People v. Kilcauski, 2016 IL App (5th) 140526 (August). Episode 241 (Duration 9:02)
Constitutional and statutory speedy trial right violations occurred from these unique facts.
This defendant was arrested in Clinton County. He did not post bond.
However, the Clinton County Sheriff’s office made the unilateral decision to release defendant over to the State of Missouri for prosecution in a St. Louis case.
The Illinois trial judge found defendant technically remained in the custody of the Clinton County because he had never posted bond on his case.
The court stated that it would not issue a warrant for failure to appear because it was not the defendant’s fault that he could not appear.
The court then, on its own motion, dismissed the case because the State had not provided the defendant with a preliminary hearing within 30 days from the date he was taken into custody.
Demand For Speedy Made
From his St. Louis jail defendant filed a pro se demand for a speed trial.
About a year later, the prosecution sought a bill of indictment. About another 6 months went by before defendant was arrested again on these charges.
Now, the trial court dismissed this indictment based on a statutory and constitutional speedy trial violation. Was this correct?
Constitutional Speedy Trial Rights
The constitutional and statutory rights to a speedy trial are not necessarily coextensive.
When considering whether a defendant’s constitutional right to a speedy trial has been violated, there are four factors that may be considered and balanced:
- The length of the delay
- The reasons for the delay
- The defendant’s assertion of the right to a speedy trial, and
- The prejudice to the defendant.
The length of the delay is considered the triggering mechanism for considerations of the other factors, but the length of delay is necessarily dependent on the peculiar circumstances of the case, and not on any fixed period of time.
Deliberate delays are weighted heavily and negligence is weighted a little less heavily.
Finally, in assessing the prejudice factor, courts are to consider the interests of defendants that the speedy-trial right was designed to protect:
(1) preventing undue and oppressive incarceration,
(2) 10 minimizing the anxiety and concern that accompanies public accusations, and
(3) limiting the possibility that the defense will be impaired.
The defendant had never been released from the custody of the Clinton County sheriff’s department, even though the charges had been dismissed, and the defendant remained in the physical custody of St. Louis County for about 9 months after he was transferred there.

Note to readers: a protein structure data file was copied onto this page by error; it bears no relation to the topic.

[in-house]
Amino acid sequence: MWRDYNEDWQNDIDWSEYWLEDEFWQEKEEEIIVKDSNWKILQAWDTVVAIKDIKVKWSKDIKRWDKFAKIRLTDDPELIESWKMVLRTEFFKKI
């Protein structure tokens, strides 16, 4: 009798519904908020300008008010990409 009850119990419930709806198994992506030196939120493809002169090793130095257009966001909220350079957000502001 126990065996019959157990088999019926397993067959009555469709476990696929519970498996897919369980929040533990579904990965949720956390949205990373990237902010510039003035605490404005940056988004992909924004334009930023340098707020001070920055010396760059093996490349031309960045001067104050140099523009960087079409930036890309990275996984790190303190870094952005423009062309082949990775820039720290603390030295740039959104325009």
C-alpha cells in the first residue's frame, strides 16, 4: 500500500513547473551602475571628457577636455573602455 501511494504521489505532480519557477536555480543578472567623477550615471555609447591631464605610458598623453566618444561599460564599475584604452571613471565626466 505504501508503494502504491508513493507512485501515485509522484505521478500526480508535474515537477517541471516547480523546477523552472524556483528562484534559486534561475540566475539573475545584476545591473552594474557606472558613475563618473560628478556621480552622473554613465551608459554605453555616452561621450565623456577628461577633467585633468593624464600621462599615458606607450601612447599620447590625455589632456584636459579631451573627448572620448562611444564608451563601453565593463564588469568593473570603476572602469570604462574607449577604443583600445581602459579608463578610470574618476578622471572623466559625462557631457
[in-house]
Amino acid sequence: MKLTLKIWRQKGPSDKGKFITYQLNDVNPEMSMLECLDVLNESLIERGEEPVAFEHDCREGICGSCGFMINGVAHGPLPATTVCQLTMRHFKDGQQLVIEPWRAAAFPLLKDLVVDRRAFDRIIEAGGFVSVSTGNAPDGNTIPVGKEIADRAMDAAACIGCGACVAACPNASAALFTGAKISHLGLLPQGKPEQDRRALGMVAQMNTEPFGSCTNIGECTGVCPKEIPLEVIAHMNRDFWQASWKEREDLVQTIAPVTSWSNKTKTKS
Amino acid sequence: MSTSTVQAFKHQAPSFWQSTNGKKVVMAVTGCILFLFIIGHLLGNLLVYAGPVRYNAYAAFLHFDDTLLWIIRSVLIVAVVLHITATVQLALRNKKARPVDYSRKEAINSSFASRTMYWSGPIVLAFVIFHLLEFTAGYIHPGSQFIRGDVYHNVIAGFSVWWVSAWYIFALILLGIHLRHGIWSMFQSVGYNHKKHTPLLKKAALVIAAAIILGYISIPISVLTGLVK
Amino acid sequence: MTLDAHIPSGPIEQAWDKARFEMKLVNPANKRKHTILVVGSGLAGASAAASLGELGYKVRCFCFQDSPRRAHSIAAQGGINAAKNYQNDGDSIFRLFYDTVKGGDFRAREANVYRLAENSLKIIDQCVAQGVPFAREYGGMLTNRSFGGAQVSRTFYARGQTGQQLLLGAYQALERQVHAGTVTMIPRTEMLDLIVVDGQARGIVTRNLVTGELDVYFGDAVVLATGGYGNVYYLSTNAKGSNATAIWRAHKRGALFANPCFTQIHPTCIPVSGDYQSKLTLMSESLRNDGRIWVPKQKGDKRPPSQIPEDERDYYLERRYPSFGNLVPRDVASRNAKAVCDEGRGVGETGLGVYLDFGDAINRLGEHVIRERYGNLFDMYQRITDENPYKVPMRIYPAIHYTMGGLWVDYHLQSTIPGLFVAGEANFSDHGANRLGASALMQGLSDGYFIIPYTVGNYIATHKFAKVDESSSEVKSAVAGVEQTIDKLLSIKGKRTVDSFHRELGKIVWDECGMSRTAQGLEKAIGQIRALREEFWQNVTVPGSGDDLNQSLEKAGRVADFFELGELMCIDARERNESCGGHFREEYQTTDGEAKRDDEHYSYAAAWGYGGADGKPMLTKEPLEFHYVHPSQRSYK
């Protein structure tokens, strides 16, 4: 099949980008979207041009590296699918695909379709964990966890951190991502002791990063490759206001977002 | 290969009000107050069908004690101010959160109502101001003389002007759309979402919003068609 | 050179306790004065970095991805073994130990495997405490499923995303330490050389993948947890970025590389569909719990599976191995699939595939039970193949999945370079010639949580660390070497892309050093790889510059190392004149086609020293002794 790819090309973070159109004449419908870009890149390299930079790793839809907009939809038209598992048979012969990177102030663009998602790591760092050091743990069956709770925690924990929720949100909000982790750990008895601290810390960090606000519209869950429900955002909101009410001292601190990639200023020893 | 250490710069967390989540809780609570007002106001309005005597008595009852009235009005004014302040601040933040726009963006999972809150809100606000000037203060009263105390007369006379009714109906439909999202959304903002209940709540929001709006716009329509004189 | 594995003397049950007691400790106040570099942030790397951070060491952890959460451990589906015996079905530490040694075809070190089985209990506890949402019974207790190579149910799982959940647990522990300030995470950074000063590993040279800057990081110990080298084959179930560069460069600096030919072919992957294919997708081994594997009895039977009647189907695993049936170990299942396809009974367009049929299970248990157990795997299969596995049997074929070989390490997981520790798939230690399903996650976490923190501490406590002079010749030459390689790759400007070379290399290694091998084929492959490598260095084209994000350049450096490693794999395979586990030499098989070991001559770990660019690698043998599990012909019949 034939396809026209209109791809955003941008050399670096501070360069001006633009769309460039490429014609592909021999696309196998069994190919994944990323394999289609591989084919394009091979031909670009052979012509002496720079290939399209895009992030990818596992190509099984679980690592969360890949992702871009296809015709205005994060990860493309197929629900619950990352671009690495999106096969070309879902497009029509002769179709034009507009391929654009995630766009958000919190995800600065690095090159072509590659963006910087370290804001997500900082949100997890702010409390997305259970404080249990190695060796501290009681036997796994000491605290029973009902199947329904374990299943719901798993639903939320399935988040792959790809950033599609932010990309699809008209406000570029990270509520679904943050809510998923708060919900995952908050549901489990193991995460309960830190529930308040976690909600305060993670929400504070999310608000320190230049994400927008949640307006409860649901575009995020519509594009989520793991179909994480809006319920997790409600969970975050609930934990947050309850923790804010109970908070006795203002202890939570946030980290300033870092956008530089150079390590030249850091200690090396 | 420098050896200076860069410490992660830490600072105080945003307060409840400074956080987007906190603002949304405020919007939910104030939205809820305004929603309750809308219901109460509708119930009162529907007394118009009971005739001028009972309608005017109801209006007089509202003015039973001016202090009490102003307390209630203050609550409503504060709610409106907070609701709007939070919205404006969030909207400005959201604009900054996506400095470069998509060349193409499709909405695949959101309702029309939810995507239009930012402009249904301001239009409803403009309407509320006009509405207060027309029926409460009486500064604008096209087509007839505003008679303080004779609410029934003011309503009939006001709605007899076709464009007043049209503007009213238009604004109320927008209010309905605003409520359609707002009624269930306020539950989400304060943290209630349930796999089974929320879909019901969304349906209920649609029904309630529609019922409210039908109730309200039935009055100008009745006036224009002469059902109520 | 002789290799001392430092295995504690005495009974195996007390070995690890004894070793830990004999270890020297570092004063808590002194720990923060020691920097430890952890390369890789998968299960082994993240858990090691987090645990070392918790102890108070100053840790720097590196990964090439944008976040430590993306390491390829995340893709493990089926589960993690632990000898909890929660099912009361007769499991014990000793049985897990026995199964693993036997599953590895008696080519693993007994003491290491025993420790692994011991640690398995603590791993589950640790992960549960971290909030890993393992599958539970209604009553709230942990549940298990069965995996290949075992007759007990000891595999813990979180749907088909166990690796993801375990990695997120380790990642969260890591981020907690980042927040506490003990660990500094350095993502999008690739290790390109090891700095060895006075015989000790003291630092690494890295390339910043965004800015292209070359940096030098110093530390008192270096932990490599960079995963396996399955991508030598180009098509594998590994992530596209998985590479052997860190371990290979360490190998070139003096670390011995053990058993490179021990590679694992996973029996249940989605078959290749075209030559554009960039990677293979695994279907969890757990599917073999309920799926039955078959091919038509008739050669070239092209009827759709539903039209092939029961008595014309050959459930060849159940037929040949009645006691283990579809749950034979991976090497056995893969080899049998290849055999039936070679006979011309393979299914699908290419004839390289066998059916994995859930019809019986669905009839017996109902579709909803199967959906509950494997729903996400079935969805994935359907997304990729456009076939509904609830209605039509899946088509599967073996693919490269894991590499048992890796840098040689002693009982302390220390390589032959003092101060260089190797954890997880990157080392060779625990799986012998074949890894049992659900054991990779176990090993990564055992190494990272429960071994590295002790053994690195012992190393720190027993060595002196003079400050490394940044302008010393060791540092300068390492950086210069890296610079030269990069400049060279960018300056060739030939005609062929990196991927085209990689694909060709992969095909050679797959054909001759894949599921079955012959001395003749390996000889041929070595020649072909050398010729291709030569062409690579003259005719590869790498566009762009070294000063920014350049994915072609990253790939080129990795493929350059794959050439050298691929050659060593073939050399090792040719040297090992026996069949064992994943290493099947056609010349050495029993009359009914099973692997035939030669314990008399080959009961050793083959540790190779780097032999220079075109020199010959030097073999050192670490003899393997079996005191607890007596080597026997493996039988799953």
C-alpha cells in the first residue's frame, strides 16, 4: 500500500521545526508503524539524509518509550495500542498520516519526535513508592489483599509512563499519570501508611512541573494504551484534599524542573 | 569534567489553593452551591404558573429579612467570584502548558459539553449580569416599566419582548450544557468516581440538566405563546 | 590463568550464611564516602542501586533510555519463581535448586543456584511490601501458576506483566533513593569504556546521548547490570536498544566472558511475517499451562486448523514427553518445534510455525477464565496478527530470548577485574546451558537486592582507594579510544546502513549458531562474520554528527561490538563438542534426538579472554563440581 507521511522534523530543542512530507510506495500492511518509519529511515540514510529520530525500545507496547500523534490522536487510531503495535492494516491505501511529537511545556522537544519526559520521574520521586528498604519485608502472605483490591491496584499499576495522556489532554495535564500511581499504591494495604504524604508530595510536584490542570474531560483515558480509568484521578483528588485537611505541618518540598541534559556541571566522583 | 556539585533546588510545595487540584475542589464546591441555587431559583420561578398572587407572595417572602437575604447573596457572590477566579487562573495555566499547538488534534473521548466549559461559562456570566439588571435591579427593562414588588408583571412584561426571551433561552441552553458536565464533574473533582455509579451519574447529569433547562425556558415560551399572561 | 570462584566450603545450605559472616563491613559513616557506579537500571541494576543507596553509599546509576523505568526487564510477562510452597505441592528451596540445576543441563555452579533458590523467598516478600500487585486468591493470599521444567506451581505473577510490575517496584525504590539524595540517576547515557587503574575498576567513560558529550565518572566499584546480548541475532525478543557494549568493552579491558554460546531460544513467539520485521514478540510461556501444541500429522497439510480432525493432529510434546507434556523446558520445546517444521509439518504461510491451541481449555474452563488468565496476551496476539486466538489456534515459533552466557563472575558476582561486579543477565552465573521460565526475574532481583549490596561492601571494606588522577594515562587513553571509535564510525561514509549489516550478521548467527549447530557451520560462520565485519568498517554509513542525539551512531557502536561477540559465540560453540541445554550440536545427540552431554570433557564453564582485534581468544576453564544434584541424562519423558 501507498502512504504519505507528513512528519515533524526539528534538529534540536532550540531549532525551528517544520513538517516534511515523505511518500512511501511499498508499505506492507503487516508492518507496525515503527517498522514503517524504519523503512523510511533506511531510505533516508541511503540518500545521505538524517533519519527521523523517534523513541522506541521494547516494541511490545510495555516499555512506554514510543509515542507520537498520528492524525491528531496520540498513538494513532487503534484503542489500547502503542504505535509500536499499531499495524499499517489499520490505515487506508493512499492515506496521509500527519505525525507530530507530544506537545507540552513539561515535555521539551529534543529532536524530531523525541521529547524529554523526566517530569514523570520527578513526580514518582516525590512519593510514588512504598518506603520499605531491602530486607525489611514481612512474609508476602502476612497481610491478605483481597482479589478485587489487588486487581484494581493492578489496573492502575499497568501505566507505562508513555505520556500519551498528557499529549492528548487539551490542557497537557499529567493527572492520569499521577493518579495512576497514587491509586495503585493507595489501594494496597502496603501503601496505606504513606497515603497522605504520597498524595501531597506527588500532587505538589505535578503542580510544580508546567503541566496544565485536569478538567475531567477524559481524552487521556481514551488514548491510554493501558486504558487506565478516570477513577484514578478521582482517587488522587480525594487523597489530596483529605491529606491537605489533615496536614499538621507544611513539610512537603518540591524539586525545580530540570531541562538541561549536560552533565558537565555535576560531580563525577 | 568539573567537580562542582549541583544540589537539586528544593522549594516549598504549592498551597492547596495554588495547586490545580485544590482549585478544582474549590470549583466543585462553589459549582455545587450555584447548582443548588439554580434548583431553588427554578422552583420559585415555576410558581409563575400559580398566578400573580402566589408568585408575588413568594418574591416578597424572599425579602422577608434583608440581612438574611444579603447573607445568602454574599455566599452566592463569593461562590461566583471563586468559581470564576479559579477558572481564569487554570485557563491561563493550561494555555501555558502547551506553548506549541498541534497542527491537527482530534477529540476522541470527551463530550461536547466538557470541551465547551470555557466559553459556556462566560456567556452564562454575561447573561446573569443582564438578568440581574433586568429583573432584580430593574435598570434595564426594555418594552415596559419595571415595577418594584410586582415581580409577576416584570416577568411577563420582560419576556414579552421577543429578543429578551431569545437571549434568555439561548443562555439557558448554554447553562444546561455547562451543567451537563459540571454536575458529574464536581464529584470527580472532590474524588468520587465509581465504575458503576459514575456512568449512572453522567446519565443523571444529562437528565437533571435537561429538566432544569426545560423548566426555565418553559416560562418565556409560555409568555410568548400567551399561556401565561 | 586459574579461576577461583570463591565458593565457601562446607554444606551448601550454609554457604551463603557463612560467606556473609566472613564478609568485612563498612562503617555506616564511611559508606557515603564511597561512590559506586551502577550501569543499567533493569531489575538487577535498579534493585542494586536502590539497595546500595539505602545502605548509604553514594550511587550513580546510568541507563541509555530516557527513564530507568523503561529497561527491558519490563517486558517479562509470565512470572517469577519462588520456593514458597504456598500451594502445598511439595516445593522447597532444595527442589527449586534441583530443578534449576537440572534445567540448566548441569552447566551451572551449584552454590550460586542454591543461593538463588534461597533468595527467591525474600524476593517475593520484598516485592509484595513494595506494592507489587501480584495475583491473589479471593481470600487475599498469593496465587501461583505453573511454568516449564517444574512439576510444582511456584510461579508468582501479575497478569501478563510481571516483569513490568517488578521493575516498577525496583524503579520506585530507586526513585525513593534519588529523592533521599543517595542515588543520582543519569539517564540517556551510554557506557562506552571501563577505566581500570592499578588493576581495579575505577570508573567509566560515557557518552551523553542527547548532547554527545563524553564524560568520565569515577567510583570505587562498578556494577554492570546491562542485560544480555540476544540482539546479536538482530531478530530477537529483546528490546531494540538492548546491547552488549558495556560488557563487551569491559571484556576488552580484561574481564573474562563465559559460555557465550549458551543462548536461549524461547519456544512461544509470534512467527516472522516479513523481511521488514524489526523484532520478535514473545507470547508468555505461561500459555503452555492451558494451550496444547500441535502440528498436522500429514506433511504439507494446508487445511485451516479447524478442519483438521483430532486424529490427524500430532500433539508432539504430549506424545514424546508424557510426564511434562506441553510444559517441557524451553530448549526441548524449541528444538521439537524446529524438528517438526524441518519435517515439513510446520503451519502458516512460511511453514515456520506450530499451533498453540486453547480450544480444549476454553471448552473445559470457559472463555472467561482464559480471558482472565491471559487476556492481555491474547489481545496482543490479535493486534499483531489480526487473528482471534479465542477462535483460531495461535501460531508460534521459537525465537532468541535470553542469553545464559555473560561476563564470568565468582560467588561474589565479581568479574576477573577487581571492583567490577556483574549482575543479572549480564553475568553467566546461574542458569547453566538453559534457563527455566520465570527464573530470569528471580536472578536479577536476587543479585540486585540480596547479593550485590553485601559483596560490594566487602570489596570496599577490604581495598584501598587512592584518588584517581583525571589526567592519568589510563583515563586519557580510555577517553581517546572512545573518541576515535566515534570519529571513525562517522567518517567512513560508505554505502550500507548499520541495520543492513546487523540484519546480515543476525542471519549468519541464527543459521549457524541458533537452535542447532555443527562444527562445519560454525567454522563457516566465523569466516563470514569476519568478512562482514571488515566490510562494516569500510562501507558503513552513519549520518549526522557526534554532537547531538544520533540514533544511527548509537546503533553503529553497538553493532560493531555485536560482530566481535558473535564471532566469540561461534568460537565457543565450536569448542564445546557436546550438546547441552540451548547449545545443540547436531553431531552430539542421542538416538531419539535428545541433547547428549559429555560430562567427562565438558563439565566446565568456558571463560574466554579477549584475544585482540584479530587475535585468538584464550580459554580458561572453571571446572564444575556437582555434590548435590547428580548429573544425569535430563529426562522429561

Thus, there was a delay of more than a year between the date the defendant was arrested and detained on the original charges and the date of his indictment on those same charges.
The delay between the dismissal of the original charges and the filing of the bill of indictment on the same charges was almost a year.
In this case, there were restraints on the defendant’s liberty that triggered the protections of the speedy-trial provision of the sixth amendment.
Because this preindictment delay was more than a year long it was “presumptively prejudicial” and triggers an inquiry into the other factors.
Factors Applied To This Case
In this case, the State offered no explanation to justify the delay.
Notably, the defendant was not operating as a fugitive. The State knew darn well he was sitting in a St. Louis jail. The State did not seek an indictment for more than 11 months after the initial charges were dismissed, and it offered no reason for the delay.
As the State did not present any reason to justify the delay, this factor is weighed against the State.
In this case, the record demonstrates that the defendant made an attempt to request a speedy trial and a disposition of the charges in Clinton County. This factor weighs in the defendant’s favor.
Finally, the court considered the prejudice resulting from the delay. In this case, it appears undisputed that the defendant was subjected to a lengthy pretrial incarceration period of at least eight months.
The defendant also alleged actual prejudice from the delay in that he was unable to locate the only witness to the conversation with the police officer that led to his arrest for obstructing justice, and he lost the opportunity for concurrent sentencing.
The State offered no argument or evidence to dispute these allegations of prejudice.
Under these unique facts, the delay resulted in a violation of the defendant’s constitutional right to a speedy trial, and the trial court did not err in granting the defendant’s motion to dismiss this case on constitutional speedy-trial grounds.
Furthermore, because defendant was never formally released from custody after his original charge. All the time he was in St. Louis and thereafter meant his statutory speedy trial clock was running.
Clearly the state did not try him within 120 days, so his statutory speedy trial rights under 725 ILCS 5/103-5(a) were also violated.